WITH SO MANY new restaurants opening this fall, it seems timely to throw some praise the way of a few old restaurants. So here's a small selection from my mailbox:
Diners with diminished sight have a hard time in "romantic" restaurants, reports a reader. But she has found some restaurants that cooperate to solve the problem. For this reader, La Chaumiere's hostess takes care to give her one of the three tables directly under a chandelier, and Tout Va Bien seats her at one of the two tables directly under a light. She also recommends Table 45 at Dominique's and Table 2 or 4 at the Appian Way. Maybe when restaurants ask whether you want to reserve a smoking or nonsmoking table they should ask whether you have any other special needs.
One lunchtime at Stan's Restaurant on Vermont Avenue, a diner was served what seemed to him an adequate turkey sandwich, but the waiter apologized that the sandwich was skimpy because the kitchen had run short of turkey. The waiter added that the customer could have the sandwich at no charge or have it replaced with another dish. As the customer wrote, "In more than 40 years of eating in downtown restaurants, I have never been treated with such class."
At Sfuzzi one day, a diner found a piece of metal wire in a piece of bread. The waiter immediately alerted the maitre d', who came to the table to apologize. As it happened, this column had recently been addressing what restaurants should offer diners in compensation for a problem. The diner overheard a couple of managers discussing what this column might consider appropriate. What they came up with was two desserts for the table of nine to share. Sounds about right to me.
Then there was the carefully detailed letter a reader sent to a restaurant that had let him down in more than a half dozen ways. What I liked was the reader's reminding the restaurant that in taking the time to write he had given the restaurant much more personal attention than the waiter had given him. Restaurateurs should realize that a letter of complaint is a valuable learning tool and much cheaper than a consultant.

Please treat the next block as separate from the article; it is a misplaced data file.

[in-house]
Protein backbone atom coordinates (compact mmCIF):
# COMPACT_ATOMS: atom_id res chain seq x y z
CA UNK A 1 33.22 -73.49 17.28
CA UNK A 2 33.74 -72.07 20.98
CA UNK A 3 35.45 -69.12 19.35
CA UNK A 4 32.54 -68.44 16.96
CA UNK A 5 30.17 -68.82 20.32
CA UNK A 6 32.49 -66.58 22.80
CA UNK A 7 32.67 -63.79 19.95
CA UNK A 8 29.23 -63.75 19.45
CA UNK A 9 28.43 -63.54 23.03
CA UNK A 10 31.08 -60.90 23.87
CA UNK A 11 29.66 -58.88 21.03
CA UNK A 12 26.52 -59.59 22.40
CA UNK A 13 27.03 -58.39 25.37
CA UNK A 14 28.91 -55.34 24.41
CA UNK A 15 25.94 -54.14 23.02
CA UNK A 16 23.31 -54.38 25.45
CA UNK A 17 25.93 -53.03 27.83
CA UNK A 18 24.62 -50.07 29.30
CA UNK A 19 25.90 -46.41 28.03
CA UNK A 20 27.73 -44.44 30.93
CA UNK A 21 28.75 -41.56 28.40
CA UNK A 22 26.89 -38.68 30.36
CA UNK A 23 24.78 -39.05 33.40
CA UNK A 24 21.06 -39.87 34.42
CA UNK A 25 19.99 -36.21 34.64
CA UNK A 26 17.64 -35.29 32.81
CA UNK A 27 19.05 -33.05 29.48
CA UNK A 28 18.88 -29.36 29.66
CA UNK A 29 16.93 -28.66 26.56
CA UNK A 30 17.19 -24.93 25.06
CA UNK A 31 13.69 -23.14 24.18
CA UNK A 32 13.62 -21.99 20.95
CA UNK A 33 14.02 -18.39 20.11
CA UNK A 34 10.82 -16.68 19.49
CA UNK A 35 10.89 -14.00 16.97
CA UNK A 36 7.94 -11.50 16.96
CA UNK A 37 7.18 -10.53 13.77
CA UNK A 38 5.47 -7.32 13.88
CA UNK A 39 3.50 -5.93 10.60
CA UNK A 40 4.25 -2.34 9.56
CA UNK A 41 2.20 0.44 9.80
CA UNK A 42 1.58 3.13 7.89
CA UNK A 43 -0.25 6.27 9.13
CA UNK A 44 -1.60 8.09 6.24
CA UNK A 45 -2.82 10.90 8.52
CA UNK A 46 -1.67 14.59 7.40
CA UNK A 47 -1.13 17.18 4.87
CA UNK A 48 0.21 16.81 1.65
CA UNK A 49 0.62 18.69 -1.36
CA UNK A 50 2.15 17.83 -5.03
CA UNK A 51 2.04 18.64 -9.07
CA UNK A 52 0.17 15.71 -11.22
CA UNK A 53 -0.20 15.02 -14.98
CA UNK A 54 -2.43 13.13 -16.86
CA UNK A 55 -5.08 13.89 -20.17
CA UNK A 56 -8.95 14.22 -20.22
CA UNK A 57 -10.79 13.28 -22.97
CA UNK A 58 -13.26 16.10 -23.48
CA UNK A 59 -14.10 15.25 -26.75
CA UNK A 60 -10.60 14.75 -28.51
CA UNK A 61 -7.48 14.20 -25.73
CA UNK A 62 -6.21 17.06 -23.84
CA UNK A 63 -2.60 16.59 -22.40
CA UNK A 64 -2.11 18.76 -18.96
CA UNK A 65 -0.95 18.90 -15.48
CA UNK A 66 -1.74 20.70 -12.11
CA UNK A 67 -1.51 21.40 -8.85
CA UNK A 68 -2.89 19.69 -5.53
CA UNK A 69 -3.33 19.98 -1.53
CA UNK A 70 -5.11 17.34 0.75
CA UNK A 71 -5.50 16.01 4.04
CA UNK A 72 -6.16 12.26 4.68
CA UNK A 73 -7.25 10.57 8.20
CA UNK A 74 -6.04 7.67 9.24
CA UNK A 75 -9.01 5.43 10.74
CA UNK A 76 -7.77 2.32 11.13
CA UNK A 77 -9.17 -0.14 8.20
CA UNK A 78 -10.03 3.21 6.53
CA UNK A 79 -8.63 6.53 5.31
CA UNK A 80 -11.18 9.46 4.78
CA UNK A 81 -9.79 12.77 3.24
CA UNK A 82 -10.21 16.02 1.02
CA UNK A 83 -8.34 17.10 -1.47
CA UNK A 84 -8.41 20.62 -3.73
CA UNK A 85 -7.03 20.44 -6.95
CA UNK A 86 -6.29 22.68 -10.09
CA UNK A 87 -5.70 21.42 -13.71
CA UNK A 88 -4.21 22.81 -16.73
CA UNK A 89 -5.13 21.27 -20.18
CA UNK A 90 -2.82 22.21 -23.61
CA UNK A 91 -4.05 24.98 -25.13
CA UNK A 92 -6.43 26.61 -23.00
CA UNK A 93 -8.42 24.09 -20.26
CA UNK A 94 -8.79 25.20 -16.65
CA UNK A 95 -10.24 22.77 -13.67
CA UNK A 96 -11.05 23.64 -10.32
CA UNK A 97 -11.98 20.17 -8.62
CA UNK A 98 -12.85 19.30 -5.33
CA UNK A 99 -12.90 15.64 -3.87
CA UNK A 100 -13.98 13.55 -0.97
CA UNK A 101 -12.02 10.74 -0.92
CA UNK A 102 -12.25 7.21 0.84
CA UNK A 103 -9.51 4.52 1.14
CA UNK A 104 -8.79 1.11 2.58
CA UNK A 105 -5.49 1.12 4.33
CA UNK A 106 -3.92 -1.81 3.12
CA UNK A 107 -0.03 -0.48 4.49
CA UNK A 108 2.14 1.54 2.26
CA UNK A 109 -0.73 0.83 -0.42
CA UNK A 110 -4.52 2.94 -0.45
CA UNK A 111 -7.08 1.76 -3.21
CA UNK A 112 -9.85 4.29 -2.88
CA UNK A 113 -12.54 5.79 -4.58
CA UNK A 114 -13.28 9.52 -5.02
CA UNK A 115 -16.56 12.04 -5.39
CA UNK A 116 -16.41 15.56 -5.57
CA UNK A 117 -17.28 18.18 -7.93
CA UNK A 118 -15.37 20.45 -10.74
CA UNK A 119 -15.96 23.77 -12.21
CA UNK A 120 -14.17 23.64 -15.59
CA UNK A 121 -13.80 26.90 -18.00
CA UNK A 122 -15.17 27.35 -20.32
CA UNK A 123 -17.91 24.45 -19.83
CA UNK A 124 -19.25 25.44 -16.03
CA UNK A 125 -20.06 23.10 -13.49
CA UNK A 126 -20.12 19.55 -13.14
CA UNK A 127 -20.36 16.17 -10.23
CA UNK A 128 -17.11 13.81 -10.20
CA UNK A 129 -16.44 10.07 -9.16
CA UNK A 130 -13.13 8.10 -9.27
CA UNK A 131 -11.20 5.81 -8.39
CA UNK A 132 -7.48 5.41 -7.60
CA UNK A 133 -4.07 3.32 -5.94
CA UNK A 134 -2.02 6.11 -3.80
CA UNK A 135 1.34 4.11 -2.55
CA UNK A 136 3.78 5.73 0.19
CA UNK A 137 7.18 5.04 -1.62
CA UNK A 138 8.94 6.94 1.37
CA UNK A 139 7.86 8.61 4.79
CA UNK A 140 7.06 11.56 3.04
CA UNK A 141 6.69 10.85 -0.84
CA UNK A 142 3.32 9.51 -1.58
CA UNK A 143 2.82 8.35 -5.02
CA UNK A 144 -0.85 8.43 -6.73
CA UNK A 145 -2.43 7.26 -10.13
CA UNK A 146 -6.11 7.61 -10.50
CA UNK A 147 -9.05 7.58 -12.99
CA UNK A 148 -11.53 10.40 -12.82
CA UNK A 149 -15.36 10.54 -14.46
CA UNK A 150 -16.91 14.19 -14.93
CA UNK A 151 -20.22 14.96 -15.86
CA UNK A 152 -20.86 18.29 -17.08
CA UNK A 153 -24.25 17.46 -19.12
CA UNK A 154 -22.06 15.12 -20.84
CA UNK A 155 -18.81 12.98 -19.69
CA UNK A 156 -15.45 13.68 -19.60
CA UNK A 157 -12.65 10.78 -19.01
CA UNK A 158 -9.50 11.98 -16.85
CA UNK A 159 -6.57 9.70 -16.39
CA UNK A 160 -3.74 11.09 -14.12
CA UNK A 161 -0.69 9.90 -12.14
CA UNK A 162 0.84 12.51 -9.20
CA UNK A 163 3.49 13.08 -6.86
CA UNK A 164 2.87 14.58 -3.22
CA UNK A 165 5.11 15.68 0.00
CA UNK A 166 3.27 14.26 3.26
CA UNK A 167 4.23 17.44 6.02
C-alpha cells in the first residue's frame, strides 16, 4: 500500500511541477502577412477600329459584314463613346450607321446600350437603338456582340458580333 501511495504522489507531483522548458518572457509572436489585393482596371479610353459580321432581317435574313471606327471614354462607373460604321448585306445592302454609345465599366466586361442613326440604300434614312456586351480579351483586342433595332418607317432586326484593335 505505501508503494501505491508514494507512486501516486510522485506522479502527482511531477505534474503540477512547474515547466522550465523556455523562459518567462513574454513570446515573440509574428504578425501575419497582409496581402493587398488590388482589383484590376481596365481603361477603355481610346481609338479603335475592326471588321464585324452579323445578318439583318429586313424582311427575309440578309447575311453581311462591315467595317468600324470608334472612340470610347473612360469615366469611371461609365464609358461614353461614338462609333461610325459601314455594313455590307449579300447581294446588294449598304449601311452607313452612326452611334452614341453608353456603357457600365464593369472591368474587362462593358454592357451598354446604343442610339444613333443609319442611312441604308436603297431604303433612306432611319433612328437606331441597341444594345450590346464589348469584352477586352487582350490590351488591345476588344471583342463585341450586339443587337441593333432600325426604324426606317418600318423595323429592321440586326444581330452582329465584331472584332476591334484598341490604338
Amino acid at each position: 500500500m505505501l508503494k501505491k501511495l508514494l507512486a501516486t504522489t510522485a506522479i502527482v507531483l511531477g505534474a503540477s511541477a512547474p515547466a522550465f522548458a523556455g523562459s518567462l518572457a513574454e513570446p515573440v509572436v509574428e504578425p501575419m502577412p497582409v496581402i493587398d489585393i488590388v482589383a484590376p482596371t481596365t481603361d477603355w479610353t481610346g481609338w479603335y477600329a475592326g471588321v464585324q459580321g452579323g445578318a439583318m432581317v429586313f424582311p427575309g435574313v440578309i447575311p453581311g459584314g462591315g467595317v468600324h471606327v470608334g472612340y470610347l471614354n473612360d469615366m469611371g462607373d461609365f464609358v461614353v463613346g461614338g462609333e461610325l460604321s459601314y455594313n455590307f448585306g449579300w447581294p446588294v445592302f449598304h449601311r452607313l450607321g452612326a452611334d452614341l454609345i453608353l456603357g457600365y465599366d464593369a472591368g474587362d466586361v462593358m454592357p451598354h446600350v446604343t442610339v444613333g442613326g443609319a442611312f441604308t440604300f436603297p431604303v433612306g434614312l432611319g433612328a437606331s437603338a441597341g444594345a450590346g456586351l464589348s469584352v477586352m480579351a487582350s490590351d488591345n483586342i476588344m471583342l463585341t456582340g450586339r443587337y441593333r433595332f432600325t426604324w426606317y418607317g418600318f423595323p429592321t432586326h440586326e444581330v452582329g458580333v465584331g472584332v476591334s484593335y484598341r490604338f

YOU'VE HEARD of New England and Manhattan clam chowder, but how about Mexican? The First Annual Waterfront Washington Restaurant Olympics, to be held Saturday from 11:30 to 3:30 on the Washington Channel at 600 Water St. SW, is hosting a chowder cookoff. And for this first year, participation is limited to the restaurants along that stretch (Hogate's, 700 Water Street Grill, Phillips Flagship, Gangplank, the Spirit of Washington and El Torito's). They'll also compete in a vegetable- and fruit-carving competition (featuring carved coleslaw?) and such events as a keg roll and a waiters' race. The organizers promise chowder samples on a first-come, first-served basis. Admission is free, and music will accompany the festivities.
THE FOOD IS Italian-American, but you may automatically think of France when you enter Ecco these days. That's because Diana Damewood, longtime and much-loved dining room manager of Dominique's, is back in town, now running the front of the house at this Alexandria restaurant. I always thought her bubbly enthusiasm was more Italian than French anyway.
CACTUS JACK'S, a new Tex-Mex restaurant that has replaced Flaps at 1207 19th St. NW, claims to be the "first entirely smoke-free establishment" in D.C. No smoking is allowed in the dining room, though it is tolerated at the outdoor patio tables. The press release announcing this policy also describes the restaurant as a "new hot spot" and goes on to boast of such specialties as smoked chicken breast. So only the foods are allowed to smoke.
Phyllis C. Richman's restaurant reviews appear Sundays in The Washington Post Magazine.